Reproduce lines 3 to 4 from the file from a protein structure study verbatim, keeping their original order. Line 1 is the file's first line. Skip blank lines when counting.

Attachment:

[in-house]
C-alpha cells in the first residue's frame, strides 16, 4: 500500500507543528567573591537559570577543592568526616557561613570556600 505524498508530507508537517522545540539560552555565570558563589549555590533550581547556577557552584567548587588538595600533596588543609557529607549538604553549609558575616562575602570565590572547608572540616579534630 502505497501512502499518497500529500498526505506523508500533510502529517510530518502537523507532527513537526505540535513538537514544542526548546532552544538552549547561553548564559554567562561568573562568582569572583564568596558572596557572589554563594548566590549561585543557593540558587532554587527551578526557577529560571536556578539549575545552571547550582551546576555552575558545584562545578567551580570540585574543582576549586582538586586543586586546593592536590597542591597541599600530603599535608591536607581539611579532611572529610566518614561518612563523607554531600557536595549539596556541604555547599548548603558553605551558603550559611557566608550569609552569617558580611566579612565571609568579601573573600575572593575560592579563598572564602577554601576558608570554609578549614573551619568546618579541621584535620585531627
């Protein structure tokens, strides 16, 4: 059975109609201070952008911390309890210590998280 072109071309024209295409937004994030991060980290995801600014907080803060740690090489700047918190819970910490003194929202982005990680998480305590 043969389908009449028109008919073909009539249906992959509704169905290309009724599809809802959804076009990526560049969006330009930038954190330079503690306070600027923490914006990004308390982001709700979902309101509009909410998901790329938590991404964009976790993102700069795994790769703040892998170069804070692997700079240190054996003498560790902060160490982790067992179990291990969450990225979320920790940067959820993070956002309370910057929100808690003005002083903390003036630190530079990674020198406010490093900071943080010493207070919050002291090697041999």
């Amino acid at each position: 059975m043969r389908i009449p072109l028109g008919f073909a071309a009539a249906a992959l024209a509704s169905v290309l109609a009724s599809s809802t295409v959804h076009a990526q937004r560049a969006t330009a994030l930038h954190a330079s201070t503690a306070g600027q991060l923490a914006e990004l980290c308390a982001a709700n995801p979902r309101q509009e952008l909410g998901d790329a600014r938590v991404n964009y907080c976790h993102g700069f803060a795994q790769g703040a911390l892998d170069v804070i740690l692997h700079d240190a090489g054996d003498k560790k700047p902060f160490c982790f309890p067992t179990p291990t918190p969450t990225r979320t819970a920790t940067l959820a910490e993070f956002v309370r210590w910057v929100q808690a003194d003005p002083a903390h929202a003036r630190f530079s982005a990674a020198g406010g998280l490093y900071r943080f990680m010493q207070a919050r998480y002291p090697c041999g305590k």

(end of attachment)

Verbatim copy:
């Protein structure tokens, strides 16, 4: 059975109609201070952008911390309890210590998280 072109071309024209295409937004994030991060980290995801600014907080803060740690090489700047918190819970910490003194929202982005990680998480305590 043969389908009449028109008919073909009539249906992959509704169905290309009724599809809802959804076009990526560049969006330009930038954190330079503690306070600027923490914006990004308390982001709700979902309101509009909410998901790329938590991404964009976790993102700069795994790769703040892998170069804070692997700079240190054996003498560790902060160490982790067992179990291990969450990225979320920790940067959820993070956002309370910057929100808690003005002083903390003036630190530079990674020198406010490093900071943080010493207070919050002291090697041999």
């Amino acid at each position: 059975m043969r389908i009449p072109l028109g008919f073909a071309a009539a249906a992959l024209a509704s169905v290309l109609a009724s599809s809802t295409v959804h076009a990526q937004r560049a969006t330009a994030l930038h954190a330079s201070t503690a306070g600027q991060l923490a914006e990004l980290c308390a982001a709700n995801p979902r309101q509009e952008l909410g998901d790329a600014r938590v991404n964009y907080c976790h993102g700069f803060a795994q790769g703040a911390l892998d170069v804070i740690l692997h700079d240190a090489g054996d003498k560790k700047p902060f160490c982790f309890p067992t179990p291990t918190p969450t990225r979320t819970a920790t940067l959820a910490e993070f956002v309370r210590w910057v929100q808690a003194d003005p002083a903390h929202a003036r630190f530079s982005a990674a020198g406010g998280l490093y900071r943080f990680m010493q207070a919050r998480y002291p090697c041999g305590k």